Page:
Now comes Covenant, which takes place 10 years after the end of the previous movie (though there are problems with that timeline based on Fassbender’s statements as David). But this time we’ve a crew that is, generally, more believable with some exceptions I’ll get to. As colonists I gave them some latitude as to their space worthiness. However it is a science fiction movie as well as horror, and there are some gaffs that really pulled me out of the tale on that aspect.

There will be some minor spoilers in this discussion, but nothing that really matters.

Let’s start near the top with the neutrino burst that sets it all in motion. Do suns have these? Yes. However, neutrinos also have little to no mass and so you wouldn’t be blasted by such an event. A gamma ray burst, maybe, but not neutrinos. And why would a multiyear, sleeper ship be so fragile as to lose all power when one sail is out of alignment? There were better ways to set up these events to get to the same ends.

Then we get to the Star Trek silliness of the entire senior staff of the crew going down to explore the new planet. They are responsible for four thousand colonists (so we’re told, though who lived and died there changes from beginning to end of the movie), but are willing to just take off and leave almost no one awake aboard. Now we get to signs of civilization, which are apparently surprising despite the following of a signal (a signal in English, mind you).

These folks may not be hardened space farers, but they are supposed to be scientists…and yet they go mucking about, touching things and being generally stupid on their arrival, and not taking objects that would make sense (like the photo they find).

And then, with the players positioned on the board, the fun begins…the second of three parts that is supposed to, eventually, close the loop with the original Alien. (Notice I’m not even calling out the scene replications from Alien, Aliens, and the rest of the series that you could take as either homage or laziness.)

Right off the bat we have familiar Alien-like attacks and expectations. Though there is a minimal, core group of actors for the story, there are really just two main crew members who drive the tensions. Billy Crudup (20th Century Women), as acting captain is ineffectual and weak…which was disappointing. Crudup is a good actor, but he was directed by Scott to be unsteady from the start and we never respect him nor believe his religious fervor. His deterioration should have been gradual. On the other hand, Katherine Waterston (Inherent Vice) starts off tough. She, alone in the crew, appears to understand how things should be done despite any personal pain and sacrifice that is going on. She is our Ripley analog and overcomes a lot of the script to show us a solid leader and warrior…if not an intelligent one at times.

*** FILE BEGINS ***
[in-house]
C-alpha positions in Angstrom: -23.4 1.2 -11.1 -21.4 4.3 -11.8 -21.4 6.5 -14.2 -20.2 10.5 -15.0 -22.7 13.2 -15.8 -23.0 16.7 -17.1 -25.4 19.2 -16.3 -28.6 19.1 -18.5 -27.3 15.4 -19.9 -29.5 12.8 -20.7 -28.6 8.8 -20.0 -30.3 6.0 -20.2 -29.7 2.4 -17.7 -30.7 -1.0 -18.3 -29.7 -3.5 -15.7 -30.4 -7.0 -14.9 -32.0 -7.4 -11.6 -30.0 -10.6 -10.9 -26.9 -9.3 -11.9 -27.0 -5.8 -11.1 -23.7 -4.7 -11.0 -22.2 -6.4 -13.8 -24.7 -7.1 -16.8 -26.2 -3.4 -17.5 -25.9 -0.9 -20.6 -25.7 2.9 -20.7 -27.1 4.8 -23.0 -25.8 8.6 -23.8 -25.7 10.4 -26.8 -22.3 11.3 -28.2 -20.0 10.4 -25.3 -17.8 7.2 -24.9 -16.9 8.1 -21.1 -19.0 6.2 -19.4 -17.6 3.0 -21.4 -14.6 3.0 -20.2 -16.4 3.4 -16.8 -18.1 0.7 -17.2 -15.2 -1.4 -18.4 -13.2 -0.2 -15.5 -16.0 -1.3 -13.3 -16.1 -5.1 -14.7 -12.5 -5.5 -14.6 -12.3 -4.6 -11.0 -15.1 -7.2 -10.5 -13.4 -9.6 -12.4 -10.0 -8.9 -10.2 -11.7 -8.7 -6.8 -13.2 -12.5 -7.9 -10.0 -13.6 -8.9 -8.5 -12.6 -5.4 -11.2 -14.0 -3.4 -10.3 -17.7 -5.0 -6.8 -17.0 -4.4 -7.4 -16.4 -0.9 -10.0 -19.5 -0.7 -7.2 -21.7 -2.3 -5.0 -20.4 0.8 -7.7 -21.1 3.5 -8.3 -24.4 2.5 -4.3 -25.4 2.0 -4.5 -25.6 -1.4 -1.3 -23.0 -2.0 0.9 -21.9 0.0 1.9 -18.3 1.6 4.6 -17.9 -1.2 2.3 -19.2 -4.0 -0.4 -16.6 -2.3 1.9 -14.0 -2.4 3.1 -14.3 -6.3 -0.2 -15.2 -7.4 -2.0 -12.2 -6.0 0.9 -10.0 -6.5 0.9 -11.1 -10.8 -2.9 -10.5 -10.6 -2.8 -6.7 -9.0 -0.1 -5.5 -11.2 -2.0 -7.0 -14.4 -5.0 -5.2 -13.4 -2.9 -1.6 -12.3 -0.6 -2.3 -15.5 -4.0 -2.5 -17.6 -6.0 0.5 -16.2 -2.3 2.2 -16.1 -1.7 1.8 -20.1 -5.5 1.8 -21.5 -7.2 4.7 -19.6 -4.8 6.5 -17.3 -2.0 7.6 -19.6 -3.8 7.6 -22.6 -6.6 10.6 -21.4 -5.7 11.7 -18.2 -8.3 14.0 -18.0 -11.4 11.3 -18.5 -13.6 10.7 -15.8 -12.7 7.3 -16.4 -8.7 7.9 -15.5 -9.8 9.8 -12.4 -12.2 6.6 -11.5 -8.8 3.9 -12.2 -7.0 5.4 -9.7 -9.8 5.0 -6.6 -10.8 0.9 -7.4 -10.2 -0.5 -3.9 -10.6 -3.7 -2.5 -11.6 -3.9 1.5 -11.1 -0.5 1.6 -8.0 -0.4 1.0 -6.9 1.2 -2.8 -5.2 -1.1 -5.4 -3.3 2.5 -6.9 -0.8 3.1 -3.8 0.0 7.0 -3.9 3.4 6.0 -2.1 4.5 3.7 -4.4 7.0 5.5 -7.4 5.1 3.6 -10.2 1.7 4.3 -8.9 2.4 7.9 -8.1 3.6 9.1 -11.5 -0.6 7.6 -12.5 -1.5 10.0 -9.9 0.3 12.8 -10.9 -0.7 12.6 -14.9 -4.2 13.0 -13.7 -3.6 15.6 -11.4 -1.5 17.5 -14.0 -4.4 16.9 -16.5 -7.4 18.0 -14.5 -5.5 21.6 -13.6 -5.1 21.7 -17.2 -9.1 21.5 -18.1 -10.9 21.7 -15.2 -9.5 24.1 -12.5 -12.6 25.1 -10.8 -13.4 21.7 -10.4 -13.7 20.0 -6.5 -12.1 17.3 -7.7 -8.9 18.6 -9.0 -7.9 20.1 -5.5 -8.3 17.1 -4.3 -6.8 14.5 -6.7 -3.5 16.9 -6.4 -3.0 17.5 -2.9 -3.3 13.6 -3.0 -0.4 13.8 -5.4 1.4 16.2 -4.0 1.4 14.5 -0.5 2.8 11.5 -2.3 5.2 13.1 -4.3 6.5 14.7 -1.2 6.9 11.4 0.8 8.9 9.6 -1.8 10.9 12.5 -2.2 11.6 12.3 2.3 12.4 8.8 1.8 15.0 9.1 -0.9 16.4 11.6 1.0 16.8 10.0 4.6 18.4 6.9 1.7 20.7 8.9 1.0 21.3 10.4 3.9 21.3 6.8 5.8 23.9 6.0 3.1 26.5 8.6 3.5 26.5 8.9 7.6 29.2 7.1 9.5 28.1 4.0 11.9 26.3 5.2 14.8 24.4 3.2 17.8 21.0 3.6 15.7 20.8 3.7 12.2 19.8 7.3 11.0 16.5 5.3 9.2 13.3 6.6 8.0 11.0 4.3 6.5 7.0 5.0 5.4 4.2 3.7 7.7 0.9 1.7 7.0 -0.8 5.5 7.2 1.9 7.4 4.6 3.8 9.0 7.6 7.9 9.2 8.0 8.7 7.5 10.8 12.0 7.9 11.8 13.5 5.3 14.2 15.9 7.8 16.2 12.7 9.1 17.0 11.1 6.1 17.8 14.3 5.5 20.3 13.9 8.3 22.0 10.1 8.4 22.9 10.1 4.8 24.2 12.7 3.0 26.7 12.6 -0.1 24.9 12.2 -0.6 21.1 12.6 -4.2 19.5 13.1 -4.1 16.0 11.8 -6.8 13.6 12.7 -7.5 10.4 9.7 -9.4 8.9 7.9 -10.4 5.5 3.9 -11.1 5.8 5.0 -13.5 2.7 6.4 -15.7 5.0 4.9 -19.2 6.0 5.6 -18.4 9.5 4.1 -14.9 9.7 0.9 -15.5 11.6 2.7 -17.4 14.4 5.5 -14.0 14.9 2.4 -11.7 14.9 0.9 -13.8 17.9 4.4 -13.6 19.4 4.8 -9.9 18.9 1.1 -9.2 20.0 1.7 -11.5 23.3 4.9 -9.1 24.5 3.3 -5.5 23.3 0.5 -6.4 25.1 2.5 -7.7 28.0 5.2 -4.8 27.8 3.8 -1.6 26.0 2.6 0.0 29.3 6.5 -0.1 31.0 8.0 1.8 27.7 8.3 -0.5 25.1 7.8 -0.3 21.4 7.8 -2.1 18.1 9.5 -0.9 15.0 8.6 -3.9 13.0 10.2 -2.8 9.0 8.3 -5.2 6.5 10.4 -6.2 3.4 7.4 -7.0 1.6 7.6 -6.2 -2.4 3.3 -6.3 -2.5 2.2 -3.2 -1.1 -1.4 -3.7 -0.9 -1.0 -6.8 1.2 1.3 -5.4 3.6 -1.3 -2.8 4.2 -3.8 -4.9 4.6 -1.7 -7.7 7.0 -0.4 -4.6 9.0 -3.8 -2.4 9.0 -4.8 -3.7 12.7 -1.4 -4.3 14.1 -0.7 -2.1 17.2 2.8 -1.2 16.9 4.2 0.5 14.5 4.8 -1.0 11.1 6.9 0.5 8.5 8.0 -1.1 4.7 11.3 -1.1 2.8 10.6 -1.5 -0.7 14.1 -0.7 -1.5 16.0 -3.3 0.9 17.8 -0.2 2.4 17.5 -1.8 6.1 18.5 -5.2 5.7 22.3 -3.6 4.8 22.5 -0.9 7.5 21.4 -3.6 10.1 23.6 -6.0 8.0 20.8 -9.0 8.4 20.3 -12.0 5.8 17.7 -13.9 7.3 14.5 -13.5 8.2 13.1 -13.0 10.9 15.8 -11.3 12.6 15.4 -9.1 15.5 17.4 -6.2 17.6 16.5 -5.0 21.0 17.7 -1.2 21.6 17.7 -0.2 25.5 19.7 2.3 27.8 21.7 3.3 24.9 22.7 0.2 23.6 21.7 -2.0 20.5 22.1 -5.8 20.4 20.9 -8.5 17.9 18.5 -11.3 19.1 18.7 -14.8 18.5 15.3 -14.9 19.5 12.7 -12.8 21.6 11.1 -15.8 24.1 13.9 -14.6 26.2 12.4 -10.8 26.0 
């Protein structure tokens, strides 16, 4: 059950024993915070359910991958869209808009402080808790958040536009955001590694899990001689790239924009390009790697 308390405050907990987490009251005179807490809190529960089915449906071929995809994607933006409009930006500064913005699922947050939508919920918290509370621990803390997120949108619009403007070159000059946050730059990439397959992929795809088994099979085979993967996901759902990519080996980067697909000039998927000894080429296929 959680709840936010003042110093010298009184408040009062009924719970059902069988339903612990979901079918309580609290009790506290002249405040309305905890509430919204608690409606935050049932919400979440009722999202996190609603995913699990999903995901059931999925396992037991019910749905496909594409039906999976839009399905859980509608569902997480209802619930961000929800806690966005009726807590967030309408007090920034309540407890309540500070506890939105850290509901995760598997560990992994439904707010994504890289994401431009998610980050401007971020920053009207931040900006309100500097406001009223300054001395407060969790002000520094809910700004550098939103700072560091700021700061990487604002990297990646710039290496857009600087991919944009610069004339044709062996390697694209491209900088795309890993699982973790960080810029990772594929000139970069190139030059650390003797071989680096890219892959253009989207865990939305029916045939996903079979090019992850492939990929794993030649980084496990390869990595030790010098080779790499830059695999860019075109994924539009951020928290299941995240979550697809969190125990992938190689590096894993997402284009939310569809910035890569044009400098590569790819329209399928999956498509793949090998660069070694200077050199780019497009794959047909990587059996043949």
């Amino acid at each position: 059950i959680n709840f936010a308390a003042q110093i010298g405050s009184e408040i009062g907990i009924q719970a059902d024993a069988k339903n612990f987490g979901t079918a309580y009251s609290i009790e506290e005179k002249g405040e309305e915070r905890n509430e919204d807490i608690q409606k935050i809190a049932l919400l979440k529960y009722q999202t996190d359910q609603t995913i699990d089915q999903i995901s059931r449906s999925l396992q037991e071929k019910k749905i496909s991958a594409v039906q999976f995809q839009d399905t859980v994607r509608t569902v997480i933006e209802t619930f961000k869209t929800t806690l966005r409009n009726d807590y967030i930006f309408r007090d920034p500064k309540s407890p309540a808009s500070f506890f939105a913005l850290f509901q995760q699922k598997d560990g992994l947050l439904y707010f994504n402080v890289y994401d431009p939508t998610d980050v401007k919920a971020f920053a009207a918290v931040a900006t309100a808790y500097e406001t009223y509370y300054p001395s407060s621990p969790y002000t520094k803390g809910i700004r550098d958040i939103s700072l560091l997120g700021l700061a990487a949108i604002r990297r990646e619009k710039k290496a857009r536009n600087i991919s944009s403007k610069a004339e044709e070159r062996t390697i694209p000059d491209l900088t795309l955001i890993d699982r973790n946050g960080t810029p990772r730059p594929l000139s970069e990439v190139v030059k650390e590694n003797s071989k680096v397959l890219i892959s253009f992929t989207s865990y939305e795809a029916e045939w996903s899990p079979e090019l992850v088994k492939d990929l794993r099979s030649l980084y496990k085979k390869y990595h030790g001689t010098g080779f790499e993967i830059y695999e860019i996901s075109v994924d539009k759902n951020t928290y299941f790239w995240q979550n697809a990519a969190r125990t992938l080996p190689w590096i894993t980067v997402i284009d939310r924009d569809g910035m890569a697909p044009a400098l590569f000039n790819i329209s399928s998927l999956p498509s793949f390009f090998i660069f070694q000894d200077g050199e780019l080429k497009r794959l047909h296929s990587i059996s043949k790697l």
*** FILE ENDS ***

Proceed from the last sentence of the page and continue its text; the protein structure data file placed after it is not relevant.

The rest of our characters, though set up in the opening scenes as competent individuals, suddenly change. For instance, the pilot, Carmen Ejogo (Fantastic Beasts and Where to Find Them), who had nerves of steel through the storm is suddenly a panicked, screaming mess causing mayhem. Callie Hernandez (La La Land) becomes a preening fool. The men fare no better, and the somewhat groundbreaking relationship of Demian Bichir (The Hateful Eight) and his lover is nice, but so glossed over as to be lost in the confused mess of the story and served no real purpose nor had any impact. In fact, if there is any constant in this film it is that the only lives that matter are the ones you, personally, care about. Everyone else’s lives are cheap…so, of course, it all falls apart.

The one steady element of all the Alien films has been the synthetics. Michael Fassbender (Song to Song) does a wonderful job as the semi-psychotic David and the even tempered Walter in this newest sequence. He also gets a great reference to Ozymandias, which is both amusing given Crudup’s turn in Watchmen, and probably far too arch for the type of film this really is.

But the reality is that, while there are the bones of an interesting story, the movie just isn’t that good. It is predictable, recognizable, thin on character and thinner on scares. The plot, the only reason to watch this prequel sequence, is getting stretched out over three films (assuming the next is ever made) and it will have to do backflips to get us to the ship with the Pilot in the original Alien. A place we already were in Prometheus, had Scott had the balls to just do one, simple film to close the series.

So why watch this uninspired, unsurprising sequel? Well, there are a couple reasons. It doesn’t really break new ground, but neither does it do it poorly. It just doesn’t entertain as much as it should because we’ve seen it all before and because we’re well ahead of the story regarding the “surprises.” There is also the dueling Fassbenders, which is great fun; watching him act is always a joy.